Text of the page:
News

1. Lobster fishery

A Clearwater offshore lobster vessel. Photo: Facebook

We’ve published the second instalment of Linda Pannozzo and Joan Baxter’s three-part series “Lobster fishery at a crossroads,” which dives into the history and context of the Indigenous rights to a “moderate livelihood” from the fishery, and the non-Indigenous response to it.

In Part 2, Pannozzo and Baxter show the political and news spotlight is on the tensions along the Fundy shore, but there’s a much larger looming threat: corporate control of the entire fishery, potentially leaving the independent fishermen, Indigenous and non-Indigenous alike, without a livelihood.

Click here to read “Part 2: Tensions over a moderate livelihood fishery are hiding a much bigger threat to the inshore.”

This is important work. I don’t think anyone besides Pannozzo and Baxter could produce it, and I don’t know of another local news source that regularly can publish these long, in-depth investigative series.

Because of the timeliness of the series, we’ve left it in front of the paywall for all to read. But of course it takes considerable resources, both time and money, to produce such work, and it is paid for entirely by your subscriptions. So if you support Pannozzo and Baxter, and want to see more of their work, please subscribe.

(Copy link for this item)

2. Police

The Halifax Regional Police office in Dartmouth in July 2020. — Photo: Zane Woodford

“A majority of council candidates who responded to a survey from a local advocacy group are in favour of some broad reforms of policing in Halifax, and the results indicate widespread dissatisfaction with the municipality’s unique relationship with the RCMP,” reports Zane Woodford:

The Nova Scotia Policing Policy Working Group sent an online survey to all candidates in this month’s election in early September. The survey asked candidates 13 questions, including context around each question and opportunities for open-ended responses.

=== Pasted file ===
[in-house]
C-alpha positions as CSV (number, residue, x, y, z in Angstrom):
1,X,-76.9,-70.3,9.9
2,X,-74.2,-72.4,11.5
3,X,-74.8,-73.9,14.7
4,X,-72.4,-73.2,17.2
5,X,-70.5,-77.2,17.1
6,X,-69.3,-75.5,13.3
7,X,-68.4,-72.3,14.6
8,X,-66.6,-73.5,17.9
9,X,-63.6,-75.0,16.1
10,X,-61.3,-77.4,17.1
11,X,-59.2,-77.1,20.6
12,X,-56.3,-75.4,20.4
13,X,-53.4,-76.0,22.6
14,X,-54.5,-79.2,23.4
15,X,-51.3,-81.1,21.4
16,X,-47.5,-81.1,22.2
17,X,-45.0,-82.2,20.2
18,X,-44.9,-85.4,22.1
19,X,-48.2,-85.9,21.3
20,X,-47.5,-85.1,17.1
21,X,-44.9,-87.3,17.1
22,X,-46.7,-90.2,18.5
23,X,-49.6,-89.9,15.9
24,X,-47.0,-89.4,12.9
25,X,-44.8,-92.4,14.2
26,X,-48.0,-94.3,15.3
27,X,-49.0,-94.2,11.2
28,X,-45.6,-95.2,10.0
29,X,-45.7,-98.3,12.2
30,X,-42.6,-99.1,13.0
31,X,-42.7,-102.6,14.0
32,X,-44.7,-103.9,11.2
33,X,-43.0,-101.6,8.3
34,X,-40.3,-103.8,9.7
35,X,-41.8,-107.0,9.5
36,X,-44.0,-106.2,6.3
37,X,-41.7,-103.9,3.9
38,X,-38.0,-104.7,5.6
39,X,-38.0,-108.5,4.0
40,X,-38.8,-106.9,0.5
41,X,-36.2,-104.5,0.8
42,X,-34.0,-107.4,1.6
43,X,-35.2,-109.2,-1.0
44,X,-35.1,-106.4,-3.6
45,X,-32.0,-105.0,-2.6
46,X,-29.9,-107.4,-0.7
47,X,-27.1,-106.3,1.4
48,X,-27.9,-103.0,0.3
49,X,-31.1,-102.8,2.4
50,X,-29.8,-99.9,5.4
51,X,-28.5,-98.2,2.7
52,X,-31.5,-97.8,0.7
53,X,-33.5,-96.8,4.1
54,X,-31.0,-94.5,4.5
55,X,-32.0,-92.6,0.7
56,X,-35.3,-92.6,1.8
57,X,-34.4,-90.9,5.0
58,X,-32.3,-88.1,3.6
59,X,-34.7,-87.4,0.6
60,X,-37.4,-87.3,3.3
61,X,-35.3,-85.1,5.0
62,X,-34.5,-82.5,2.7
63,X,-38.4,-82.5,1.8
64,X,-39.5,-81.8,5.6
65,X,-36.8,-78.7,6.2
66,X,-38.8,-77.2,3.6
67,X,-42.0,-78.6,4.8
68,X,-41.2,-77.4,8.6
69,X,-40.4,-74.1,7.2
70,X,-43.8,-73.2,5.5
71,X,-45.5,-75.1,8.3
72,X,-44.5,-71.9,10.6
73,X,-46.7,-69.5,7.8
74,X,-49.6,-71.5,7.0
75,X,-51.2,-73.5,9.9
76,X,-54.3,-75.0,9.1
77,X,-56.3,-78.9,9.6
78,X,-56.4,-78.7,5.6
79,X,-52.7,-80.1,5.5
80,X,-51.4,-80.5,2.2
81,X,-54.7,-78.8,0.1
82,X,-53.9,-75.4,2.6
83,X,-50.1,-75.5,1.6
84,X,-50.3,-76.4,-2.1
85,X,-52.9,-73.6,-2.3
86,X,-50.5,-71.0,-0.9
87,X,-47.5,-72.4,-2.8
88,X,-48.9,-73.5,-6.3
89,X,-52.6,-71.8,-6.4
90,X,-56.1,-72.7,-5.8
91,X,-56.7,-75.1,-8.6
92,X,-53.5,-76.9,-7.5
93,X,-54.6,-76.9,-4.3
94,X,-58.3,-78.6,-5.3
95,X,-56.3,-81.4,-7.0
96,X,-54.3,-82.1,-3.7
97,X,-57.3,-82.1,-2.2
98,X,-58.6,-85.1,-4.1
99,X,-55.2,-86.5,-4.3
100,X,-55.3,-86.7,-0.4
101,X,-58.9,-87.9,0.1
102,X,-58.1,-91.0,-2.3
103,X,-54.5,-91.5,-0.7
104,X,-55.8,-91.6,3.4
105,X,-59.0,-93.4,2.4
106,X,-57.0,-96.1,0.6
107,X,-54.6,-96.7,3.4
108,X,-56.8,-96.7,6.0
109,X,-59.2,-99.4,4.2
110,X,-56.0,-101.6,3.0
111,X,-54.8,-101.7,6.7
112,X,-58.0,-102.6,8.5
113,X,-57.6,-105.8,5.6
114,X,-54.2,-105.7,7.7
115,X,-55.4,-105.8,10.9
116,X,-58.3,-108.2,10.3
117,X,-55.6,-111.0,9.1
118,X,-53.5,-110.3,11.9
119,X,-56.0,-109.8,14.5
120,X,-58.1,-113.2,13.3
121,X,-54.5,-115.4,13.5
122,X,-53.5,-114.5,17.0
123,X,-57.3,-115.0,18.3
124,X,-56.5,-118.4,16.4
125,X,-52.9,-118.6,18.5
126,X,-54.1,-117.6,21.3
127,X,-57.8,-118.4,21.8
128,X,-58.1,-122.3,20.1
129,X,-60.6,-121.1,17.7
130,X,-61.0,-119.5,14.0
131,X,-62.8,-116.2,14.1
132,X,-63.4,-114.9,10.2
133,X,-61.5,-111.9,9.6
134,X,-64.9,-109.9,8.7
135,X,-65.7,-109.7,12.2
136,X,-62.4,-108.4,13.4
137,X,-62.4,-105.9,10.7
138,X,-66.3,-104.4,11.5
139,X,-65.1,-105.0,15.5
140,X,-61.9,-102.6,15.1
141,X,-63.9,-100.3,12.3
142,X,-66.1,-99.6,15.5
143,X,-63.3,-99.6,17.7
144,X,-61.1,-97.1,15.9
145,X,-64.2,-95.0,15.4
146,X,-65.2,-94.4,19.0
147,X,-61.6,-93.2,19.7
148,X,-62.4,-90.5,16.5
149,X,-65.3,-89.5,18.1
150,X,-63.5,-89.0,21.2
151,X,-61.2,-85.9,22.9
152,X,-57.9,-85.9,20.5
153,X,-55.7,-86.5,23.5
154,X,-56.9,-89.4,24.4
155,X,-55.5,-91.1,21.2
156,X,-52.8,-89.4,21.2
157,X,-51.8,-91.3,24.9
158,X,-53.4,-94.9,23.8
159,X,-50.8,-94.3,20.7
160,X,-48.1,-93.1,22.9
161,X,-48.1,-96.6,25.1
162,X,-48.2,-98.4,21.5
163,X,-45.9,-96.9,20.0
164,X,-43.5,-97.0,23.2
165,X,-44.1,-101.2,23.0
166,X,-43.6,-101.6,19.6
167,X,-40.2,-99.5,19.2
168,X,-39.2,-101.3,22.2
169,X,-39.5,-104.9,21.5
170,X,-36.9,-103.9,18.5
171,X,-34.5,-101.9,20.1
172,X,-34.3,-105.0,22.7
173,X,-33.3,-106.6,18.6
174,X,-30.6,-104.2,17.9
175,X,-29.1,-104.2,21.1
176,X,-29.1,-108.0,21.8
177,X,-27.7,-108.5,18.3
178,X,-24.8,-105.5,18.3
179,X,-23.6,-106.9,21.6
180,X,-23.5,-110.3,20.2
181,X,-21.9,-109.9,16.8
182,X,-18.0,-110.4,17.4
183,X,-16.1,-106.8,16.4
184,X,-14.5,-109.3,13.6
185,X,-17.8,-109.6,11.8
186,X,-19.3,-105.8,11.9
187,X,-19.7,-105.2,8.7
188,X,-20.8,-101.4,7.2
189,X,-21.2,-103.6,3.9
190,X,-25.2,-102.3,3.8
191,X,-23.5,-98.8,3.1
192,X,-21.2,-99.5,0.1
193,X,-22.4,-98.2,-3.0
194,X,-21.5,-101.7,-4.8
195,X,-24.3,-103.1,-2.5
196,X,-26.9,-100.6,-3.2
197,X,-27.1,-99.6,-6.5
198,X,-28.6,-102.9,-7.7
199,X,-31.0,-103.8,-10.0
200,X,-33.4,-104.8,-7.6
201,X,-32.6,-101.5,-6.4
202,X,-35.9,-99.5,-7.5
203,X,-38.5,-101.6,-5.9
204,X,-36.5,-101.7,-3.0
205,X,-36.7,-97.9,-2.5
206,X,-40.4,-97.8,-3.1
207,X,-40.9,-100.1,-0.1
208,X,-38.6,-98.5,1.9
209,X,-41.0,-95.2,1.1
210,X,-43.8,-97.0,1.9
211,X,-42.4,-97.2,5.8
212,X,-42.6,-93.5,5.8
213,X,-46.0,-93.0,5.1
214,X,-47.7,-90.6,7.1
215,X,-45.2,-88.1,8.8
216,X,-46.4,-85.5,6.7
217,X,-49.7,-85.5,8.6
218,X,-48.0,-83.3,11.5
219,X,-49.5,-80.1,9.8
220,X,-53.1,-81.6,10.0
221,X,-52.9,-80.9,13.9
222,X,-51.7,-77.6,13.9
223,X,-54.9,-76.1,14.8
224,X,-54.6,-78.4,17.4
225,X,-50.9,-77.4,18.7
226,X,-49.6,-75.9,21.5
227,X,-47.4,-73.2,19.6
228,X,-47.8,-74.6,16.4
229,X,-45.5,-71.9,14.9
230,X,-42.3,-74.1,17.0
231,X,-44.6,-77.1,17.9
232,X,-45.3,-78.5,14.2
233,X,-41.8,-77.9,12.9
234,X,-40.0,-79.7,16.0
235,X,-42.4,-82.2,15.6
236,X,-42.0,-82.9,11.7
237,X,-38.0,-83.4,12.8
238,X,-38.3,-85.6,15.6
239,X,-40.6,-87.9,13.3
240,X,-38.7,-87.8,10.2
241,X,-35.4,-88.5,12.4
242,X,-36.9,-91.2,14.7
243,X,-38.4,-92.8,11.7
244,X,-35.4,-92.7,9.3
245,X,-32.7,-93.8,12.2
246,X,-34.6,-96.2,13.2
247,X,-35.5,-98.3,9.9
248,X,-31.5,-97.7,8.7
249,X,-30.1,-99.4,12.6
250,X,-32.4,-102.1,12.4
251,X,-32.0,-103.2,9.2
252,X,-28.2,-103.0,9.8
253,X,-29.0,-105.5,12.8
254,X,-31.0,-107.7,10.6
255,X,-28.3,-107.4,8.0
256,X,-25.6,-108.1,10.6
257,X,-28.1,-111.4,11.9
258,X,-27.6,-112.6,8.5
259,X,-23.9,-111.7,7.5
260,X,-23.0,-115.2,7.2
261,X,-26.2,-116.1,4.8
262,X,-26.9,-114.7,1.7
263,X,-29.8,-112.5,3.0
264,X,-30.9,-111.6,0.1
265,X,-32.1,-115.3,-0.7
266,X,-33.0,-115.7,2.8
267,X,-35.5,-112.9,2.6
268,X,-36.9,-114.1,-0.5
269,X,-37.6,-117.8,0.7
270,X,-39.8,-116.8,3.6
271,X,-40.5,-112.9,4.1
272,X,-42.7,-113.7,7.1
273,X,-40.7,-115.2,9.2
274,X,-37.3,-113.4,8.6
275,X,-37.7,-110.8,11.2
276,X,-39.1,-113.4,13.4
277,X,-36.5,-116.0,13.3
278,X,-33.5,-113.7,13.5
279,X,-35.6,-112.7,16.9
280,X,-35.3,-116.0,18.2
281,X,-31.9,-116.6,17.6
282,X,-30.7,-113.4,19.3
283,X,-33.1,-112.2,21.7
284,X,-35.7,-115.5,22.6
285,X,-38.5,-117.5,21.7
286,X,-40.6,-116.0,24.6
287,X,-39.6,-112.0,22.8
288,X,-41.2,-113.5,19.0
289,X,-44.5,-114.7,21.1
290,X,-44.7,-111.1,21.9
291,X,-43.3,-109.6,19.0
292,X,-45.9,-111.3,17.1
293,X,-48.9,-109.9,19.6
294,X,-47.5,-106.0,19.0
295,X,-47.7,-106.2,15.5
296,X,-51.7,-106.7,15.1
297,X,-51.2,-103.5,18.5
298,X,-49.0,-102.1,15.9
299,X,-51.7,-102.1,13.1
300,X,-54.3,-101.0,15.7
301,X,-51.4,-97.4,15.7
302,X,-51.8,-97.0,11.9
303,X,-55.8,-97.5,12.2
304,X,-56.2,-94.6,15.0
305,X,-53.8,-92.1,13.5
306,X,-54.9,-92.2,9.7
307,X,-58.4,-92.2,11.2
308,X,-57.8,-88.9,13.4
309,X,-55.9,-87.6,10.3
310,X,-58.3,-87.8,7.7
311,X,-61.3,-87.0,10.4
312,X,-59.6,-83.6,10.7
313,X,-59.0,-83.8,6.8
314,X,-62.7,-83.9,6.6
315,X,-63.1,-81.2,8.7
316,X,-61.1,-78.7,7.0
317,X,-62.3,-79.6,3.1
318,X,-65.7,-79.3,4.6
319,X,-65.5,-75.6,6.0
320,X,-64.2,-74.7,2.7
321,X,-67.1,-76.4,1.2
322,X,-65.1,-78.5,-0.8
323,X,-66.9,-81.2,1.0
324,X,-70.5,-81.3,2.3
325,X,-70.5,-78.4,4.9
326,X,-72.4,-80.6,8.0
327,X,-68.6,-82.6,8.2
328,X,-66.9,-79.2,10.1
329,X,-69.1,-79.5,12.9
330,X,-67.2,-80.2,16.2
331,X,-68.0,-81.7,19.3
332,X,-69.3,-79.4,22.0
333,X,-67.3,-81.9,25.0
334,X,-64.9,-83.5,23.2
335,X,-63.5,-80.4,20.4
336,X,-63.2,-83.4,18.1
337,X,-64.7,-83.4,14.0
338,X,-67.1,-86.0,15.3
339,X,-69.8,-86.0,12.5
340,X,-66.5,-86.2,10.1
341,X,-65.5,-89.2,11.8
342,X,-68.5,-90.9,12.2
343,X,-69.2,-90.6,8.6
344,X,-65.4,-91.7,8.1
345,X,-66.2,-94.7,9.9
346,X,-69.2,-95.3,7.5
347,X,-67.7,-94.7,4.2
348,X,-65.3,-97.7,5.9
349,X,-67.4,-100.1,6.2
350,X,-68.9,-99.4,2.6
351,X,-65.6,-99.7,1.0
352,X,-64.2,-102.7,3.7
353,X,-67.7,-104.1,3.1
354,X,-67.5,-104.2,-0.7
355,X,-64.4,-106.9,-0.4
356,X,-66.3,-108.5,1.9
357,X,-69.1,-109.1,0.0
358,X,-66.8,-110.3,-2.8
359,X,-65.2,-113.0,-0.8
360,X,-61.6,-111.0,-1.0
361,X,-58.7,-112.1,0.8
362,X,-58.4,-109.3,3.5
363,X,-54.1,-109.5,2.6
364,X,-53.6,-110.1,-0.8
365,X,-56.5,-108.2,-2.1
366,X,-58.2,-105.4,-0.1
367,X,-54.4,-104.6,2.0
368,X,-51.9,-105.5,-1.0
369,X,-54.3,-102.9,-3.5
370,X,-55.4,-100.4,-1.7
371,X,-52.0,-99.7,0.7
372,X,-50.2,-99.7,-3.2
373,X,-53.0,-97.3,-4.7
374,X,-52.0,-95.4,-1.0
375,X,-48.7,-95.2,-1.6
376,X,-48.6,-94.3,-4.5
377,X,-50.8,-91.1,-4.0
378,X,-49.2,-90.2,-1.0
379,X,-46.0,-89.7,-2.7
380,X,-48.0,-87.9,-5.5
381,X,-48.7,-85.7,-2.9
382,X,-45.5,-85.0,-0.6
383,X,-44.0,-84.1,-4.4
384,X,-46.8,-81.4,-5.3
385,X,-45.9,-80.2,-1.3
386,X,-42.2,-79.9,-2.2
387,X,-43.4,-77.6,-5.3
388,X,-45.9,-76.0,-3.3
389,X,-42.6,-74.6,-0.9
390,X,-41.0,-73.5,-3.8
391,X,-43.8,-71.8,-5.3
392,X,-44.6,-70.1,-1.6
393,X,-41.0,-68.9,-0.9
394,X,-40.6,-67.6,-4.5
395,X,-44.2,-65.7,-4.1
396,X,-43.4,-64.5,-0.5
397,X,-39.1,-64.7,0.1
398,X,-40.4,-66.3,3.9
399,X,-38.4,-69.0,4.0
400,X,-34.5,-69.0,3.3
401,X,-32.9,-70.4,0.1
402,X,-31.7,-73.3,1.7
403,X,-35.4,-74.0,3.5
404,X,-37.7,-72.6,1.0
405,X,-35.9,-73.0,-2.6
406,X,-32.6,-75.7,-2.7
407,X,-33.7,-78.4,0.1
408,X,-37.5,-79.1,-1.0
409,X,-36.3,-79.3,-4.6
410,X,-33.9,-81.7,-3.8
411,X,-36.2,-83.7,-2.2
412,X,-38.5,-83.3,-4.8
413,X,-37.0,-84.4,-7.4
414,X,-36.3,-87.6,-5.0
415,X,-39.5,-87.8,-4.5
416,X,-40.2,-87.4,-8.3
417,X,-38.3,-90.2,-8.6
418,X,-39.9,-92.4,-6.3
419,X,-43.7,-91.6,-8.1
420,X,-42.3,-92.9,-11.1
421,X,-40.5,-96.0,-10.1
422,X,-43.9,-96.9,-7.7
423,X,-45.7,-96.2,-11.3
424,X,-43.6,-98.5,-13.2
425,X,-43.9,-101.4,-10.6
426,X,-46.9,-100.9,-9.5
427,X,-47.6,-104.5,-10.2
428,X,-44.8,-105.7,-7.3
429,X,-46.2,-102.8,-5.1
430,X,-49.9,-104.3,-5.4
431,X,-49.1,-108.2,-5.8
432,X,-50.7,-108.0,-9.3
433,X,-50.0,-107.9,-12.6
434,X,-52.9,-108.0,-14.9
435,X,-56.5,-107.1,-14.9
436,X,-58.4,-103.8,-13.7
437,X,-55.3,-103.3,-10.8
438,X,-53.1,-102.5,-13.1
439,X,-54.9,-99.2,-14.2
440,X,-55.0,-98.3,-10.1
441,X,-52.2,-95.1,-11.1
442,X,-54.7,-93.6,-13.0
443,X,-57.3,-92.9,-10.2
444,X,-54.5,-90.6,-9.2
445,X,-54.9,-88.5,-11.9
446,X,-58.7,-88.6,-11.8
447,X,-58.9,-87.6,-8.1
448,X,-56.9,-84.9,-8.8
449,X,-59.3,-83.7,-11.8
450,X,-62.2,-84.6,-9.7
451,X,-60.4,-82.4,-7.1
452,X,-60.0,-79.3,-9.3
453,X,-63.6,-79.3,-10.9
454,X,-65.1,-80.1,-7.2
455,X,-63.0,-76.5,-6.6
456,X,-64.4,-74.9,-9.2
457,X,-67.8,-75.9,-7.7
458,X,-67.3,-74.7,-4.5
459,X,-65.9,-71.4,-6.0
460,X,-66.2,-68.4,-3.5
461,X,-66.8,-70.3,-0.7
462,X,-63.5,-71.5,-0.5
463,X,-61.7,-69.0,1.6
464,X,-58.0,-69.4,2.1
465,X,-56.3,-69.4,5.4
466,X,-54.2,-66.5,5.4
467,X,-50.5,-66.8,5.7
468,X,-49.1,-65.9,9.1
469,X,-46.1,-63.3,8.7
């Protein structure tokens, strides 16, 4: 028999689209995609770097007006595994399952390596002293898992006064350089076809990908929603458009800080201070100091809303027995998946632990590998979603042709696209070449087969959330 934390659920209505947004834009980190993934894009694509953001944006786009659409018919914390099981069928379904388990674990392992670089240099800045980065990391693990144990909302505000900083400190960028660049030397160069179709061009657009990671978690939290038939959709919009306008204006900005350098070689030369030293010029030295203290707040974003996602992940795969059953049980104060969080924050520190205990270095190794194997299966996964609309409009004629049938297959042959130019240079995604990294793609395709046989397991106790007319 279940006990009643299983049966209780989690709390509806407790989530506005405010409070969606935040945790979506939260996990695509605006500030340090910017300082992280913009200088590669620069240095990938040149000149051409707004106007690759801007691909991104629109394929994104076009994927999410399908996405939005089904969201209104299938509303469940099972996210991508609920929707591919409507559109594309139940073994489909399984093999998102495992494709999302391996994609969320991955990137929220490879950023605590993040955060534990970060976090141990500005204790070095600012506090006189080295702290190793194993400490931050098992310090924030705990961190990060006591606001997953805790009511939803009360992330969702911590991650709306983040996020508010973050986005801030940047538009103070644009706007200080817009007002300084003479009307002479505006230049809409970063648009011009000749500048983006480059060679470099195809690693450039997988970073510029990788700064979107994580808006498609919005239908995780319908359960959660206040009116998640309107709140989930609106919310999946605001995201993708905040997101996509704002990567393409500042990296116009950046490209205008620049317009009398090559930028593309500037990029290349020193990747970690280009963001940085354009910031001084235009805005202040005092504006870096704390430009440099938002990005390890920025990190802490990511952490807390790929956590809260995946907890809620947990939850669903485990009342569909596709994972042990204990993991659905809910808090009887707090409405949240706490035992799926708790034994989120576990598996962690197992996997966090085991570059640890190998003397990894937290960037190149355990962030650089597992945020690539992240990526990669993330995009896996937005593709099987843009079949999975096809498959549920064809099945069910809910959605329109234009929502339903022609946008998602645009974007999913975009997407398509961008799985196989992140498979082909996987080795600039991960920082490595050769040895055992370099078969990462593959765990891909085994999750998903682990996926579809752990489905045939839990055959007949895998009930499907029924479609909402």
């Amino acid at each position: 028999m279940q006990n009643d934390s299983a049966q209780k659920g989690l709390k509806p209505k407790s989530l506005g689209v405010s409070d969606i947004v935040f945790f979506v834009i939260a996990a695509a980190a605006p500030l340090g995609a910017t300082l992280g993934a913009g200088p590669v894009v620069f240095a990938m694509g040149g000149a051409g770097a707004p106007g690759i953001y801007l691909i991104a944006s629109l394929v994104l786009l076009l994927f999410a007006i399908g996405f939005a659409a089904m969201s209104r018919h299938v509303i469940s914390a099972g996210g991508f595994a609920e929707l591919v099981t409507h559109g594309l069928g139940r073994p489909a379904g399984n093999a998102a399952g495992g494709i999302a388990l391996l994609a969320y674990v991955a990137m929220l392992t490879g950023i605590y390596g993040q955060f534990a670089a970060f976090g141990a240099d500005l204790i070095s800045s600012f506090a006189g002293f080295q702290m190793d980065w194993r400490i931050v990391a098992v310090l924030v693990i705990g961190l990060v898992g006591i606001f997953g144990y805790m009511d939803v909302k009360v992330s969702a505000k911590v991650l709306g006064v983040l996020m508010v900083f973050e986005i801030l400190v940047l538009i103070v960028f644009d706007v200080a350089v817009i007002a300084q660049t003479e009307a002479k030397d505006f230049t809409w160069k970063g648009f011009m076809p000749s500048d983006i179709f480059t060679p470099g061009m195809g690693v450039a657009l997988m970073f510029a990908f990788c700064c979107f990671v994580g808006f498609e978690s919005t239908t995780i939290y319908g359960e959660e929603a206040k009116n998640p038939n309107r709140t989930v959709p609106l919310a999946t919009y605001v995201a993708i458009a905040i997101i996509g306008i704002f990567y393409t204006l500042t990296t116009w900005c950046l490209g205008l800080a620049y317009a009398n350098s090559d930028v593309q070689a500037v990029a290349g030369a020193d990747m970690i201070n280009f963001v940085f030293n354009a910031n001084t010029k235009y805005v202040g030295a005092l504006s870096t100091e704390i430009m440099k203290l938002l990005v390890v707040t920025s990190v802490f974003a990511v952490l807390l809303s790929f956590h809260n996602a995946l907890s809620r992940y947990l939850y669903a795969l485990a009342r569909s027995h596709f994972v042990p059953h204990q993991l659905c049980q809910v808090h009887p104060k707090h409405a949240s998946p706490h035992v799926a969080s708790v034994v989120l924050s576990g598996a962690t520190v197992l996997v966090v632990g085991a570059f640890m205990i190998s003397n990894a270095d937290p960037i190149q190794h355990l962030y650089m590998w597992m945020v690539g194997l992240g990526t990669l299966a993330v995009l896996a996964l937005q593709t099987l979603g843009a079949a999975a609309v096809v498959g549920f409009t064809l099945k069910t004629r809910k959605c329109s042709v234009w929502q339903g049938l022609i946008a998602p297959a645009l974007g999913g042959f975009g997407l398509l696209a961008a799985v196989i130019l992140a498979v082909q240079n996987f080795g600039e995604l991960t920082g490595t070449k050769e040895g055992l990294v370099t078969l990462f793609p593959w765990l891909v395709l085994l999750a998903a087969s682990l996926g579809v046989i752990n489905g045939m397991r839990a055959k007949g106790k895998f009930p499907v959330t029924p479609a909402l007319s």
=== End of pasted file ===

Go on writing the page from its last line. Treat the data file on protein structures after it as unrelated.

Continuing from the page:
Of the 82 council candidates, 61 started the survey, and 49 completed it. None of the mayoral candidates responded at all. The only district with no respondents was District 2 — Preston–Chezzetcook–Eastern Shore.

“Candidates in Halifax are taking this issue seriously,” Tari Ajadi, a member of the working group and a doctoral candidate at Dalhousie University studying racism, Black social movements, and public policy, said in an interview.

Click here to read “Halifax council candidates’ responses to Policing Policy Working Group survey show support for reforms.”

(Copy link for this item)

3. COVID testing

Photo by Fusion Medical Animation on Unsplash

“Nova Scotia has just three known active cases of COVID-19, all of which are related to travel — two had travelled internationally, and the third had travelled in Canada but outside the Atlantic Bubble,” I reported yesterday:

In all three cases, the infected person self-isolated as required, and there was no further spread of the disease. One of the three, however, remains in ICU.

Despite those low numbers, as the flu season approaches, Nova Scotia is aiming to more than double its capacity to test for COVID-19. The aim is to increase the daily number of tests to 2,500 by the middle of November.

Click here to read “Nova Scotia to increase COVID-19 testing.”

At yesterday’s press conference, I tried to get Dr. Robert Strang to comment directly about Donald Trump’s recent pronouncements downplaying the threat of the virus, but Strang wouldn’t go there, saying merely “I have my own thoughts about that, I’ll keep them to myself,” before going on to tell people to get their COVID information from reliable sources, like the government’s own webpage.